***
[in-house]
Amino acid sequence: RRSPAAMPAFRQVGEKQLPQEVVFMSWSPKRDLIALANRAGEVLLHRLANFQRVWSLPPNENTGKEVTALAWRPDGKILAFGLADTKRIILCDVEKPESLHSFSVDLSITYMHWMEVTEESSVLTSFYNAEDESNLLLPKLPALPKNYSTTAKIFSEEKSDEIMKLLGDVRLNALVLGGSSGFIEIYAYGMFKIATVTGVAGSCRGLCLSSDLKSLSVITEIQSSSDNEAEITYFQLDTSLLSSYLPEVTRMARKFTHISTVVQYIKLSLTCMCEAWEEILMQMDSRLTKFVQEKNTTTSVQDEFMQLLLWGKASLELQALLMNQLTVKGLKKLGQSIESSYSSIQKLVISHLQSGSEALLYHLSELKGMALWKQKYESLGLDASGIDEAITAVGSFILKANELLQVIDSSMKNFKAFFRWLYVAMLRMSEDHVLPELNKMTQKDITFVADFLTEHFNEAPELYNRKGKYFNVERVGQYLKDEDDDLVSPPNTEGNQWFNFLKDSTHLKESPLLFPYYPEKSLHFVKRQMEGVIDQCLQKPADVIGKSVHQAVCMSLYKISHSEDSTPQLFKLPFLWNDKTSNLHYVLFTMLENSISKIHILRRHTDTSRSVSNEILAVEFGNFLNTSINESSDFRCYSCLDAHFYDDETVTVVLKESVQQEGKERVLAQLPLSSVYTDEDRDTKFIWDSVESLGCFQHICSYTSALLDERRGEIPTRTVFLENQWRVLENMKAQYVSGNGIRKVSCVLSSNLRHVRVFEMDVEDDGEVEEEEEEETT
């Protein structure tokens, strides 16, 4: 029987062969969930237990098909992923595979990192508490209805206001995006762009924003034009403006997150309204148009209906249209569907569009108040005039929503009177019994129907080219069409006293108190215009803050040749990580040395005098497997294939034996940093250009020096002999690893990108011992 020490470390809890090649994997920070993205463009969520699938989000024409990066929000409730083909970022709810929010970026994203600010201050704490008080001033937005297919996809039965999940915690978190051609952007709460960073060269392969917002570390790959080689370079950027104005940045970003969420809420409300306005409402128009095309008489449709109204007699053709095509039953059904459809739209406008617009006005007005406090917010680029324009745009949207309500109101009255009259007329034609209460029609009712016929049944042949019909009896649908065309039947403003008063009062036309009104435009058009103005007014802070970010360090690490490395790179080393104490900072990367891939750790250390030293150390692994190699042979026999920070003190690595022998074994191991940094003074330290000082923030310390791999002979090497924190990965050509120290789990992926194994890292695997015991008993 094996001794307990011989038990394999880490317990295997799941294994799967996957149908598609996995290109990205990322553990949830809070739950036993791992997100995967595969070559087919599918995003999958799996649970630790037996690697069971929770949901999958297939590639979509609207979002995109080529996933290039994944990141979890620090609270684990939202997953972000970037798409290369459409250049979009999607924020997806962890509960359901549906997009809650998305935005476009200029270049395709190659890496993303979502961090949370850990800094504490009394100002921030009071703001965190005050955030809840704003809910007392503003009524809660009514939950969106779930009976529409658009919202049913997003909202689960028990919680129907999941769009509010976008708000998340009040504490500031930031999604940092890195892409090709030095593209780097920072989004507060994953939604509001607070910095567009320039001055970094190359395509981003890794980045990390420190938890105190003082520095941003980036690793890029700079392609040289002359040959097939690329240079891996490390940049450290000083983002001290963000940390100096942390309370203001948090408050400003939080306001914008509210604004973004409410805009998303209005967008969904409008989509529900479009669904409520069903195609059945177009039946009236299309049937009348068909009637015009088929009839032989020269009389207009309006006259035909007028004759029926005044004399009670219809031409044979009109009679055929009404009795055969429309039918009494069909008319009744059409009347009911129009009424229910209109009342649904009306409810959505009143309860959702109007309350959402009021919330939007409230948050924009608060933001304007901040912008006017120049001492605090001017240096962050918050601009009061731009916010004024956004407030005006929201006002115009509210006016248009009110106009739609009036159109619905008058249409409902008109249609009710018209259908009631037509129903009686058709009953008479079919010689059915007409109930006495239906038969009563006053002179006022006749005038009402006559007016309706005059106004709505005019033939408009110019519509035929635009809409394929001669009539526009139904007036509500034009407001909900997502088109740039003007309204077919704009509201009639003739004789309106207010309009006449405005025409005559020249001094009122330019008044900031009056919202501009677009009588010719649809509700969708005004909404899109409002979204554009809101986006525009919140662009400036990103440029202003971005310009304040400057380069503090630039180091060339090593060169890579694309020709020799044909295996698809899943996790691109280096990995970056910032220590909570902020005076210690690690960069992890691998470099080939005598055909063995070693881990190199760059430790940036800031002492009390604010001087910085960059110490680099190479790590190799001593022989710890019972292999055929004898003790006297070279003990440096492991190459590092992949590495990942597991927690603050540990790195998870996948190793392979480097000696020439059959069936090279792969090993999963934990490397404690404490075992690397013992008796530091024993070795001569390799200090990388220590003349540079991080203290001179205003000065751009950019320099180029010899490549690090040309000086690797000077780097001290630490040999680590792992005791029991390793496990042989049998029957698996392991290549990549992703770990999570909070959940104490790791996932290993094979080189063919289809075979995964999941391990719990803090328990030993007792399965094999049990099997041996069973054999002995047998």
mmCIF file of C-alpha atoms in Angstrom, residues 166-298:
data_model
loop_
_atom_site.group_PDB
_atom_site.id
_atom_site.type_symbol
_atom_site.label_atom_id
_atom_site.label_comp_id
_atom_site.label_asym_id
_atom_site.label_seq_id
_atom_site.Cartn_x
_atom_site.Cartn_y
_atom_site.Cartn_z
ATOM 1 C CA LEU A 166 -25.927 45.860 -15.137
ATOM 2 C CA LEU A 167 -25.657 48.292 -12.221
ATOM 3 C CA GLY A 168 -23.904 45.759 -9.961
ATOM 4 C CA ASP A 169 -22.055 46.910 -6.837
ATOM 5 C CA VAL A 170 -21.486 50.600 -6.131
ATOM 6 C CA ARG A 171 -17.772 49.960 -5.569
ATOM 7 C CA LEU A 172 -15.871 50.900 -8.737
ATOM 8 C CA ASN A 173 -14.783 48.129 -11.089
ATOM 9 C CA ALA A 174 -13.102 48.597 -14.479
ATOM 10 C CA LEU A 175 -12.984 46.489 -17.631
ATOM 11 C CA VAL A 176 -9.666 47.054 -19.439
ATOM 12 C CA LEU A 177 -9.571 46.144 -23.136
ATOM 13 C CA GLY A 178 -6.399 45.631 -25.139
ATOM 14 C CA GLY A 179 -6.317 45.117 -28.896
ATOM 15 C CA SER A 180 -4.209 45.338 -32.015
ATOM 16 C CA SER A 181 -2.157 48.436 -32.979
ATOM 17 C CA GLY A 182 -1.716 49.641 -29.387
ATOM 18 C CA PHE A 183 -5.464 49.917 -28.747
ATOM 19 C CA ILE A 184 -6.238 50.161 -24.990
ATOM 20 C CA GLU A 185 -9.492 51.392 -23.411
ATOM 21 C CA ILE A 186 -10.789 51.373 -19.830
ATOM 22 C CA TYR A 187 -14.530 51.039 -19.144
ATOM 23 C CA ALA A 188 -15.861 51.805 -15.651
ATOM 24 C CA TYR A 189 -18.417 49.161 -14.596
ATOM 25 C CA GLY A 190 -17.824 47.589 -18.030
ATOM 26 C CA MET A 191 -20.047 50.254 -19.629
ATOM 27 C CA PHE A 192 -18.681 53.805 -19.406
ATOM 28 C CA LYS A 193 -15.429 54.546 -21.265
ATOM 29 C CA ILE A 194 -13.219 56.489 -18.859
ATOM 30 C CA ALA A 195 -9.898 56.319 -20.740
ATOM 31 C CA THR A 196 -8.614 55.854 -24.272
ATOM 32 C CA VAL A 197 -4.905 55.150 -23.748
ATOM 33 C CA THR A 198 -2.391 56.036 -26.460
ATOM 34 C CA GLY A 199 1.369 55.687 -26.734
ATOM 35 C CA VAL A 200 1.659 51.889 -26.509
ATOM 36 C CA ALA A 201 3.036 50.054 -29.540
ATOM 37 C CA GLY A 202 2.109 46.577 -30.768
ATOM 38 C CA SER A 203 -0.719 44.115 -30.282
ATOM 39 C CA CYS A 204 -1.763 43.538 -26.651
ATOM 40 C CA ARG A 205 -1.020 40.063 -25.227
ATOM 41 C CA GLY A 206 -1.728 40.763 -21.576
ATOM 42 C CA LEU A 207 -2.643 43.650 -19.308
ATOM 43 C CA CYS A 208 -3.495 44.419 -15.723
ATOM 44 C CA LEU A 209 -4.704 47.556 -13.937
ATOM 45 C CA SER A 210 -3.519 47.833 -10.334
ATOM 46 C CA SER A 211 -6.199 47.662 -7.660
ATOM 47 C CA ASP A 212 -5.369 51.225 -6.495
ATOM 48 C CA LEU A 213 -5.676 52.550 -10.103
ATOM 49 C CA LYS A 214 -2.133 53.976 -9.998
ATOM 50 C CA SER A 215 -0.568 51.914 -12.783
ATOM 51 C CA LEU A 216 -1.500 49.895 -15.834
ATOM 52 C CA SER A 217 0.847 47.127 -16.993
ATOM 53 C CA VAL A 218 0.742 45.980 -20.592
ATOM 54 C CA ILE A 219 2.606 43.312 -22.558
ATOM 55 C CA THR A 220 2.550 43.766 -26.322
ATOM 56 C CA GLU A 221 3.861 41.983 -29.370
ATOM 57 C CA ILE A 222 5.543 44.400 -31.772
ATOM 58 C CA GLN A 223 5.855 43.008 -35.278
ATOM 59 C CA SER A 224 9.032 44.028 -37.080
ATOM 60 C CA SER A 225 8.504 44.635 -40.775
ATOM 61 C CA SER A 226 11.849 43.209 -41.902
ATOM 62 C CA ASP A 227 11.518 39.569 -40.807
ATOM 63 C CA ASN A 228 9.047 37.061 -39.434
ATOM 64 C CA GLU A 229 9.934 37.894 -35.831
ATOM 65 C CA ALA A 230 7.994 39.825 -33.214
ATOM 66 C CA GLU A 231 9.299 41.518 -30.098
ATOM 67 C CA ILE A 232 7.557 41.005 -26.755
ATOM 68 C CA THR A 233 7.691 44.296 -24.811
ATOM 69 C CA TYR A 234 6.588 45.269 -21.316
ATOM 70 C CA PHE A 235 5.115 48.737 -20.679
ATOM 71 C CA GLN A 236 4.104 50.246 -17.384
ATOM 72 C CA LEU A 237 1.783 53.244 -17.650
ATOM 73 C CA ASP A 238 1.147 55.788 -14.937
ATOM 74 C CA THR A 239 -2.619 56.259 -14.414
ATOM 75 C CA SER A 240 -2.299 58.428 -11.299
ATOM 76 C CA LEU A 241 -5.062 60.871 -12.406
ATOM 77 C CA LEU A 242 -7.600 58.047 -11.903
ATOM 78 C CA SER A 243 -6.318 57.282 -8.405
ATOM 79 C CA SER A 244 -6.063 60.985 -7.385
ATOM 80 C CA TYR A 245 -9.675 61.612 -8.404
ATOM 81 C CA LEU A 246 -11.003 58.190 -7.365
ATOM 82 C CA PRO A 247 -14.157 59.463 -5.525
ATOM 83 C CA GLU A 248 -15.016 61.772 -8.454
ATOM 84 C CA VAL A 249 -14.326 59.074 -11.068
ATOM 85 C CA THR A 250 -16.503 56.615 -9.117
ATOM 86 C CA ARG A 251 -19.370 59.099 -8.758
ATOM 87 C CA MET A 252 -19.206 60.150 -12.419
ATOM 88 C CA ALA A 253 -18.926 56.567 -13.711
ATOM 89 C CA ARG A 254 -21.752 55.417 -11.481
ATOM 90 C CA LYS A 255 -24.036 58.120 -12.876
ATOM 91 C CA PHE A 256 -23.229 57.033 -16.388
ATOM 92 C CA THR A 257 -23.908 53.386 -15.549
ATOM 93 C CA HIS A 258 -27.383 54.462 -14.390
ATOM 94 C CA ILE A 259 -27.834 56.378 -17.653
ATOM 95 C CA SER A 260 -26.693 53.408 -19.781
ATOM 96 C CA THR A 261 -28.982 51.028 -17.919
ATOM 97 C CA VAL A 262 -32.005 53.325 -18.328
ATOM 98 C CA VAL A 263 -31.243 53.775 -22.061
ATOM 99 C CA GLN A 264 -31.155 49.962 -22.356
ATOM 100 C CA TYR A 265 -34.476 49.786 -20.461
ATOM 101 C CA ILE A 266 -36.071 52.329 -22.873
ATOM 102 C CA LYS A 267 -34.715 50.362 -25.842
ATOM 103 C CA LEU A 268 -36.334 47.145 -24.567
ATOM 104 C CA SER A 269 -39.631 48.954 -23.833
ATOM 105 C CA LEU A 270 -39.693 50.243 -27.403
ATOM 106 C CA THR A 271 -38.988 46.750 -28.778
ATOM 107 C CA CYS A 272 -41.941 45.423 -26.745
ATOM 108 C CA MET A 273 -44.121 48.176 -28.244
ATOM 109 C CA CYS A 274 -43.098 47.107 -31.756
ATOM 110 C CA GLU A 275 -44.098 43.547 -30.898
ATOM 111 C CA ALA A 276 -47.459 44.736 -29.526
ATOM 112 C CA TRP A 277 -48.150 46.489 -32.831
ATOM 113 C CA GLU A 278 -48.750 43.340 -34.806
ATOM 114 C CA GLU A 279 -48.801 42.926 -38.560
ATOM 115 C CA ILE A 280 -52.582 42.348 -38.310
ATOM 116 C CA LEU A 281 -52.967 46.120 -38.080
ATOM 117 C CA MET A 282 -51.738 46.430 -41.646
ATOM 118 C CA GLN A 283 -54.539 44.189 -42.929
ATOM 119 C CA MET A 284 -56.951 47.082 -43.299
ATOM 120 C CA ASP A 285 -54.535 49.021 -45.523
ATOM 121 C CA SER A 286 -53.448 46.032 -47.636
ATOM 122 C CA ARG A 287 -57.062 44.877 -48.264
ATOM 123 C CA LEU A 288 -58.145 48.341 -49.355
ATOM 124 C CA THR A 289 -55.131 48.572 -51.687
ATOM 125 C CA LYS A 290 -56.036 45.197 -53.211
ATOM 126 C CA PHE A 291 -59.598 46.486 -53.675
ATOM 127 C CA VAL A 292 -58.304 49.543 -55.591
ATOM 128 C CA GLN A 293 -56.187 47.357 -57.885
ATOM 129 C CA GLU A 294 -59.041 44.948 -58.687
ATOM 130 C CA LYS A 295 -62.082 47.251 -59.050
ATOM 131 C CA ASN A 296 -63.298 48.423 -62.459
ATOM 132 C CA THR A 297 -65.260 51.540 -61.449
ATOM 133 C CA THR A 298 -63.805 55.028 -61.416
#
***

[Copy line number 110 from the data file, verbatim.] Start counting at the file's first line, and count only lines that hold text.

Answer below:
ATOM 94 C CA ILE A 259 -27.834 56.378 -17.653